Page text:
Becker starts his account with the voyage from Southampton to the Panama Canal. It had been Becker’s dream to visit the Panama Canal and through his detailed description of the seven hour journey across the canal, readers can see that he was not left disappointed. On completing the journey across the Panama Canal, the April 1931 edition continues with Becker’s journey across the Pacific Ocean, including the crossing of the Equator, where Becker describes the weather as being intensely cold. As his journey across the Pacific continued, Becker records meeting the inhabitants of Pitcairn Island and describes some of the wildlife that he saw on the journey.

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[Image: A glimpse of Pitcairn Island and some if its male inhabitants, D1400/9/4/4, p.121]

 

After crossing the Pacific, Becker lands in Wellington, New Zealand. His article in the May 1931 edition sees Becker exploring Wellington, before crossing to the South Island of New Zealand and enjoying an exciting drive through undulating country, wooded valleys and two mountain ranges. He recalled the latter stage of the journey as not being very rapid, averaging eight miles an hour because of the bends in the road. He continued to explore the South Island in the June issue, visiting Nelson, the site of an earthquake that had struck in 1929.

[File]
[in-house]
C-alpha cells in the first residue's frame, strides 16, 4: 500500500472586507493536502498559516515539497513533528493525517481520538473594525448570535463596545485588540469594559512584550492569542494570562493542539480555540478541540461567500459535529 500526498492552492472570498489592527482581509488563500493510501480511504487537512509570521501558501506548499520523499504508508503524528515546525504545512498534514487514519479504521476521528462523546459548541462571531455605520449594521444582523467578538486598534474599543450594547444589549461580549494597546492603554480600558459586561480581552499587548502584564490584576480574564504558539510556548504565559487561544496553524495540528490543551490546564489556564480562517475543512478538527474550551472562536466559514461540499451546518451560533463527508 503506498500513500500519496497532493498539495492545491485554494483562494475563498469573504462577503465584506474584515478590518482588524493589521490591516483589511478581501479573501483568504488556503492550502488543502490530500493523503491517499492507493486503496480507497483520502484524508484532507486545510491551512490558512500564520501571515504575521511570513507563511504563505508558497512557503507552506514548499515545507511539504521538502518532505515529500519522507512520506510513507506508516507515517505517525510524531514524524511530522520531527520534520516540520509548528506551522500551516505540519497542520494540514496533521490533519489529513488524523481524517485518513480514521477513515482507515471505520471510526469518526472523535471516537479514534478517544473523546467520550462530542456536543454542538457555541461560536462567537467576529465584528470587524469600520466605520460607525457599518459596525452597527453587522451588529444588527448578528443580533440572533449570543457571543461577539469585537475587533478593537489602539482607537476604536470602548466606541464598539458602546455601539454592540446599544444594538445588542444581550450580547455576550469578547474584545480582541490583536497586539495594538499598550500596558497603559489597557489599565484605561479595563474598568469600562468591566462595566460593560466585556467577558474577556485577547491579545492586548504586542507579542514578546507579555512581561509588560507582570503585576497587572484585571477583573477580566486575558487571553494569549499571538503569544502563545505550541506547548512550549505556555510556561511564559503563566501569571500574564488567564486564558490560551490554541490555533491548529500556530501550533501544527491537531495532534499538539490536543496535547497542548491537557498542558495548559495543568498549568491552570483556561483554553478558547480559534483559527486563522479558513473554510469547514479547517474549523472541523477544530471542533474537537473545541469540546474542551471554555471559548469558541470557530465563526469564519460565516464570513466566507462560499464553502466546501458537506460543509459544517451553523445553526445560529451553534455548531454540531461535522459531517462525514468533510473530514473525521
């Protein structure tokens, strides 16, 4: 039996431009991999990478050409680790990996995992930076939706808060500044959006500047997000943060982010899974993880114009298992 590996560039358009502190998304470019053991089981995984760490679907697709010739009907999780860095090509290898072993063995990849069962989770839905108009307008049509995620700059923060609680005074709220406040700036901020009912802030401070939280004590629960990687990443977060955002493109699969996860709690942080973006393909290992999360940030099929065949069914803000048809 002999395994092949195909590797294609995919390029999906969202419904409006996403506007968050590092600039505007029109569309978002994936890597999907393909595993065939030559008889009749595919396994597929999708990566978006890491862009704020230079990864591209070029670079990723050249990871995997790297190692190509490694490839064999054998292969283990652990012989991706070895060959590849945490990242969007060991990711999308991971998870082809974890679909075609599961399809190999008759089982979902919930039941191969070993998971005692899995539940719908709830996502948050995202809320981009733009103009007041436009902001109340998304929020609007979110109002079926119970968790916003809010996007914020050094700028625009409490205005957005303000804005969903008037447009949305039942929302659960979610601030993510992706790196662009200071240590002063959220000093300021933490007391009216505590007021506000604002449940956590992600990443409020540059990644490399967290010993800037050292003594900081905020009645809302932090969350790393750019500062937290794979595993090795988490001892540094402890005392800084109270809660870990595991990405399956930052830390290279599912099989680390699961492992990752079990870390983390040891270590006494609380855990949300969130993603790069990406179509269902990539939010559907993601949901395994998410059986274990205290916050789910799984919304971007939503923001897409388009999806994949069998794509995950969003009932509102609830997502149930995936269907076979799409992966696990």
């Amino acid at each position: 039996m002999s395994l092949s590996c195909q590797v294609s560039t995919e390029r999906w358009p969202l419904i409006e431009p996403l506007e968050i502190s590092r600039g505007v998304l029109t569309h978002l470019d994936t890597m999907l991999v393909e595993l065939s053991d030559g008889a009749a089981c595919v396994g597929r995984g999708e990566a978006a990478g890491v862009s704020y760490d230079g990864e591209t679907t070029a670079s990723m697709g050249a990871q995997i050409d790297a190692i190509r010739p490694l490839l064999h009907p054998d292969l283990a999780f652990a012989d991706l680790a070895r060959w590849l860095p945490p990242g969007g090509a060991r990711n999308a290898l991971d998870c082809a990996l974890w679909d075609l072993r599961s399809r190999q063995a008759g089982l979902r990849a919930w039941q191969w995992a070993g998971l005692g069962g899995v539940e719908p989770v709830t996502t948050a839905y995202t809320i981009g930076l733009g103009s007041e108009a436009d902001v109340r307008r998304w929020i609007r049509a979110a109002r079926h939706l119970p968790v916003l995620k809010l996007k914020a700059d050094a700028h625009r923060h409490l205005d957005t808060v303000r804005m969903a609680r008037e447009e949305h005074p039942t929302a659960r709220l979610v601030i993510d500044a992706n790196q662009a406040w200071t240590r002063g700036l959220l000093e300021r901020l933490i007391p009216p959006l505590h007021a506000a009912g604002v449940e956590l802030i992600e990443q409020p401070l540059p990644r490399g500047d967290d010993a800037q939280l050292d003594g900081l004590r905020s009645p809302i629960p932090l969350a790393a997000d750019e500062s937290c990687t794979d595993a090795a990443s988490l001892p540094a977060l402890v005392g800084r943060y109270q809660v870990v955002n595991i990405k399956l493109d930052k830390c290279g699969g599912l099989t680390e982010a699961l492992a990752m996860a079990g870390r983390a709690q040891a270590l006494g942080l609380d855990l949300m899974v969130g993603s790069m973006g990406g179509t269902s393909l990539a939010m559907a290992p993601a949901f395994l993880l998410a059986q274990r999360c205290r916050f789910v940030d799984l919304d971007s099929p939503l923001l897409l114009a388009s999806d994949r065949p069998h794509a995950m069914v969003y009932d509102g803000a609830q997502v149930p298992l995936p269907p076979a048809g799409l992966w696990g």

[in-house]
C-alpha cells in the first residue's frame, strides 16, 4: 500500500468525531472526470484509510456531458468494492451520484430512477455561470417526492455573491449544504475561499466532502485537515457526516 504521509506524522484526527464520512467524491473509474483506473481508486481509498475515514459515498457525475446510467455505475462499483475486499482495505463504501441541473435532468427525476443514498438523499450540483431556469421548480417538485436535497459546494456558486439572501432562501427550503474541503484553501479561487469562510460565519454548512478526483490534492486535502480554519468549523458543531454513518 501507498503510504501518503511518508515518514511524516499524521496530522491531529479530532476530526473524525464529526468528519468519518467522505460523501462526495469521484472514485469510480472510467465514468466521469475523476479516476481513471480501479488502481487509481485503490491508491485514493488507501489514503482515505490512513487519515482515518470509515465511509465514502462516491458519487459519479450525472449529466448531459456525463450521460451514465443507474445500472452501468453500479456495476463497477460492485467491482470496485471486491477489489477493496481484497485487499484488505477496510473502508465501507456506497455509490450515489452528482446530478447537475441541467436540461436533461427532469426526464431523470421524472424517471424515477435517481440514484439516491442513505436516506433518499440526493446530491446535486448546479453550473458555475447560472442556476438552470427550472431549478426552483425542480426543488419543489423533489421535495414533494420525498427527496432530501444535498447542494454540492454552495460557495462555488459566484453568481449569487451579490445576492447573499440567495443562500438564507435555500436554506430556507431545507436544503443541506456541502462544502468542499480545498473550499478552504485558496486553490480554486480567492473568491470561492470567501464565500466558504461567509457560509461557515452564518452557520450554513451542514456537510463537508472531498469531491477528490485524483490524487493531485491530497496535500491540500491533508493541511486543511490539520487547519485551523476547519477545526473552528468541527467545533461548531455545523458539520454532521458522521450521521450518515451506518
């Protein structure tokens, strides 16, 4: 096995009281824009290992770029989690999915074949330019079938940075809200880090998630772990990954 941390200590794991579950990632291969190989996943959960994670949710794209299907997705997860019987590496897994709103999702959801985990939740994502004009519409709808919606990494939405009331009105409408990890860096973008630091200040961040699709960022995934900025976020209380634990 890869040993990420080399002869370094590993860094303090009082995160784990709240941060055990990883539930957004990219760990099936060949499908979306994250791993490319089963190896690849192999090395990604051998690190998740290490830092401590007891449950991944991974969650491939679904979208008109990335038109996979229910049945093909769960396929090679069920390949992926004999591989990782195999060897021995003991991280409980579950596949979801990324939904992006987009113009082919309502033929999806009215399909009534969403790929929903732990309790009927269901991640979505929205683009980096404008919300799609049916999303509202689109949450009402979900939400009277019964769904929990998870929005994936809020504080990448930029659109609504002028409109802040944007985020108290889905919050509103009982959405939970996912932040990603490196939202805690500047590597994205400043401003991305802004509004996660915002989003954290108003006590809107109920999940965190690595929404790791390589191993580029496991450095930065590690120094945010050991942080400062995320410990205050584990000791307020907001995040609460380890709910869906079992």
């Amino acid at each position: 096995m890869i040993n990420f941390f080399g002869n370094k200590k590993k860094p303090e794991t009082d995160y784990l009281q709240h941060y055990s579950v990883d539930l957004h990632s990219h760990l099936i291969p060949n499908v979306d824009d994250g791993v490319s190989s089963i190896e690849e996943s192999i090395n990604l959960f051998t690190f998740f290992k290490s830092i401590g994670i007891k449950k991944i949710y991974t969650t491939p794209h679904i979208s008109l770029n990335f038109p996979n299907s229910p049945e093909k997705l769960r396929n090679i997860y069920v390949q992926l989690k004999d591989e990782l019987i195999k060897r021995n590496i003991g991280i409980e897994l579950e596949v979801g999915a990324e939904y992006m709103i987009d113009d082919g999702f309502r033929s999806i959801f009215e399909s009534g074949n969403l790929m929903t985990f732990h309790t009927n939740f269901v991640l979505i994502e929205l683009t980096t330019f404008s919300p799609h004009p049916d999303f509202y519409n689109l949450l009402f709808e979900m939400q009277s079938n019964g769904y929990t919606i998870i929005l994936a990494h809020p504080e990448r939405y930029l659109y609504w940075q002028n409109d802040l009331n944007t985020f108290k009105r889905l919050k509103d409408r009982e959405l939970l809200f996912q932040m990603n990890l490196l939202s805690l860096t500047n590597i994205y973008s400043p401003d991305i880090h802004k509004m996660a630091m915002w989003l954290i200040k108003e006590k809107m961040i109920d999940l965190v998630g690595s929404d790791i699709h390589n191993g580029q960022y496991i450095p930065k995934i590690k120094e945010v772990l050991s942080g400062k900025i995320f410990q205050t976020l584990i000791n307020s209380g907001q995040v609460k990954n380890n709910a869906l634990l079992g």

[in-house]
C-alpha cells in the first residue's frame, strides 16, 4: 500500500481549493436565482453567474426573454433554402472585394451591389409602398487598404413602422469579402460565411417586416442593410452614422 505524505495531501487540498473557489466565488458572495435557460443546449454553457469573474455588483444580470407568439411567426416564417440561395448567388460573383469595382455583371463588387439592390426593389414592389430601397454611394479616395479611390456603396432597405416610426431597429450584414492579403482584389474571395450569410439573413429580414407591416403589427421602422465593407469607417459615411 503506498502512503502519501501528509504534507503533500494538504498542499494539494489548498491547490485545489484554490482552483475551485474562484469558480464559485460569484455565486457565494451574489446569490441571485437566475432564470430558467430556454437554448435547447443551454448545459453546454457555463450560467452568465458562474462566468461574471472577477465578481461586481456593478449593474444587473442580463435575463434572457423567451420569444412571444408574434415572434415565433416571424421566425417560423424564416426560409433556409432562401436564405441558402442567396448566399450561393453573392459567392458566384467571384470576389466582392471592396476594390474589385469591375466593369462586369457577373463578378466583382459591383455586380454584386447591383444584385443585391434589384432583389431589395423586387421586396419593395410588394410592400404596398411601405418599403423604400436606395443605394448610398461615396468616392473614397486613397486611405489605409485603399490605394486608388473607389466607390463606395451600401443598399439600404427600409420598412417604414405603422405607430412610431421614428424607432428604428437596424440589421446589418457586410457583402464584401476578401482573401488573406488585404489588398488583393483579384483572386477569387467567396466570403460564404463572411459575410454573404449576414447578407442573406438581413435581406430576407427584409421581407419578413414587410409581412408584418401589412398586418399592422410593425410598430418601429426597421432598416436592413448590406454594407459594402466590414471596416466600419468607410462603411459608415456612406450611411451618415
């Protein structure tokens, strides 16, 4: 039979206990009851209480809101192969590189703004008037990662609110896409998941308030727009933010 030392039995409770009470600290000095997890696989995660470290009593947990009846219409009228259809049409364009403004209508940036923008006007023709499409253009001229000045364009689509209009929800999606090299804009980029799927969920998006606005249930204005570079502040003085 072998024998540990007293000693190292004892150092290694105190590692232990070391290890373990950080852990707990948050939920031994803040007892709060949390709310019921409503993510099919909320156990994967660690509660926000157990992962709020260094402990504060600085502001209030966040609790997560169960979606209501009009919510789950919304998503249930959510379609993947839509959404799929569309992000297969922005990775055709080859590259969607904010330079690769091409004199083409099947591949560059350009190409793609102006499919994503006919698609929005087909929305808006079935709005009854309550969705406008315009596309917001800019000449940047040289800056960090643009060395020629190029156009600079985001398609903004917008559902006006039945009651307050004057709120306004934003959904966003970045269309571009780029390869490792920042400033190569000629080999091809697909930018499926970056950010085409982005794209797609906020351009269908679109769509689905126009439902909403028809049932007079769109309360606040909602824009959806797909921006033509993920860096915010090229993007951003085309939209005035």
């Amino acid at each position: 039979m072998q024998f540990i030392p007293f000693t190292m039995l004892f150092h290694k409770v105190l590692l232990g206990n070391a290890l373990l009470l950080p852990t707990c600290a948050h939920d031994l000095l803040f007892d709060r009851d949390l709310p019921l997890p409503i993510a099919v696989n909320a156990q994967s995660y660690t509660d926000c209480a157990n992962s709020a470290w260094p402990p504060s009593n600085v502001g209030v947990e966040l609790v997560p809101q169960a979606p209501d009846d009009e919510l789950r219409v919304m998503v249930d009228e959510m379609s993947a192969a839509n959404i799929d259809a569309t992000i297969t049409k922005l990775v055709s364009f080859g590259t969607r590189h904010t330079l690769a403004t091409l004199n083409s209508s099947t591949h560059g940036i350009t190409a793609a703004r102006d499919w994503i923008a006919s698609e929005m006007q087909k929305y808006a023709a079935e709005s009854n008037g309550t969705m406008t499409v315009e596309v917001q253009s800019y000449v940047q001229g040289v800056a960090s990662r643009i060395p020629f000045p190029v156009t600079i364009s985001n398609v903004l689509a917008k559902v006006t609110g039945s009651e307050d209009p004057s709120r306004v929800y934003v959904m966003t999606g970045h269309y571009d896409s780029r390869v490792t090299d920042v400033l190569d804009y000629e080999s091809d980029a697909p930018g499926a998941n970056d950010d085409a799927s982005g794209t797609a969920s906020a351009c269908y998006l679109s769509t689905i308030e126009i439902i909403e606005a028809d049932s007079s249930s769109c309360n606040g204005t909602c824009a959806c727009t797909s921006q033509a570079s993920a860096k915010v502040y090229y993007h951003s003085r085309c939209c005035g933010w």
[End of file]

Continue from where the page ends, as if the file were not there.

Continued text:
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[Image: A typical motoring road in New Zealand, D1400/9/4/5, p.162]

 

Still on the South Island, the July issue sees Becker visiting coal mines in Greymouth and timber mills in Hokitika. Numerous coal drifts were seen close to the road in the Greymouth area and the party stopped at one such drift to talk to a group of miners – discovering that some of the workers had come from Britain, including Evan Jones, a miner from south Wales!

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[Image: A group of happy-looking coal miners, Greymouth, New Zealand, D1400/9/4/7, p.231]

 

The August and September issues see Becker climbing the Franz Joseph glacier, then taking the train to Christchurch. By the end of 1931 Becker is back in Wellington, where he visits the Houses of Parliament. Heading for Auckland, he describes Wairakei and the geysers within the national reserve.

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[Image: Prince of Wales’ Feathers’ Geyser, D1400/9/4/11, p.398 ]

 

Although titled a ‘Voyage to Australia’, by the end of 1931 Becker’s account was still in New Zealand and it is not until the April 1932 edition that he gets to Australia, where he recounts having seen the Sydney Harbour Bridge nearing completion. The last article on the voyage appeared in the August 1932 edition.

 

Andrew Booth, Glamorgan Archives Volunteer

 

Image: Cover, January 1931, D1400/9/4/1

Image: The SS Empress of Scotland, leaving Miraflores Locks, D1400/9/4/3, p.89

Image: A glimpse of Pitcairn Island and some if its male inhabitants, D1400/9/4/4, p.121

Image: A typical motoring road in New Zealand, D1400/9/4/5, p.162